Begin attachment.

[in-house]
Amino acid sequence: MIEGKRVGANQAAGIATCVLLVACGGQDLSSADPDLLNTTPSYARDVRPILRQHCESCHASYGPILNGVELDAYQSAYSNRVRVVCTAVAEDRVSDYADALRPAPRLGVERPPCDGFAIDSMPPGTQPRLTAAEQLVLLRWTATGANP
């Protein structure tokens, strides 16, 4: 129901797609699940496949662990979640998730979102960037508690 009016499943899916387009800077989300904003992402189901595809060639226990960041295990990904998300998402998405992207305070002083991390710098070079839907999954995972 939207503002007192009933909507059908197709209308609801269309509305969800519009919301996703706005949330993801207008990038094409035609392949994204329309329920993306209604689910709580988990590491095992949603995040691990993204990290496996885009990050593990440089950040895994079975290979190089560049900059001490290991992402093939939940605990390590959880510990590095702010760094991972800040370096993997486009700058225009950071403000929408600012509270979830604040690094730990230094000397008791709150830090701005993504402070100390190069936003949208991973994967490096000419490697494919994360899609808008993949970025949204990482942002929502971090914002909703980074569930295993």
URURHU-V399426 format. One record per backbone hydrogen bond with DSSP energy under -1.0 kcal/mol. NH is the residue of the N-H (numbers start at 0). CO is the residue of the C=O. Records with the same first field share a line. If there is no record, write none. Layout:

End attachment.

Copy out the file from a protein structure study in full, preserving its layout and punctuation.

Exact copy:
[in-house]
Amino acid sequence: MIEGKRVGANQAAGIATCVLLVACGGQDLSSADPDLLNTTPSYARDVRPILRQHCESCHASYGPILNGVELDAYQSAYSNRVRVVCTAVAEDRVSDYADALRPAPRLGVERPPCDGFAIDSMPPGTQPRLTAAEQLVLLRWTATGANP
């Protein structure tokens, strides 16, 4: 129901797609699940496949662990979640998730979102960037508690 009016499943899916387009800077989300904003992402189901595809060639226990960041295990990904998300998402998405992207305070002083991390710098070079839907999954995972 939207503002007192009933909507059908197709209308609801269309509305969800519009919301996703706005949330993801207008990038094409035609392949994204329309329920993306209604689910709580988990590491095992949603995040691990993204990290496996885009990050593990440089950040895994079975290979190089560049900059001490290991992402093939939940605990390590959880510990590095702010760094991972800040370096993997486009700058225009950071403000929408600012509270979830604040690094730990230094000397008791709150830090701005993504402070100390190069936003949208991973994967490096000419490697494919994360899609808008993949970025949204990482942002929502971090914002909703980074569930295993």
URURHU-V399426 format. One record per backbone hydrogen bond with DSSP energy under -1.0 kcal/mol. NH is the residue of the N-H (numbers start at 0). CO is the residue of the C=O. Records with the same first field share a line. If there is no record, write none. Layout: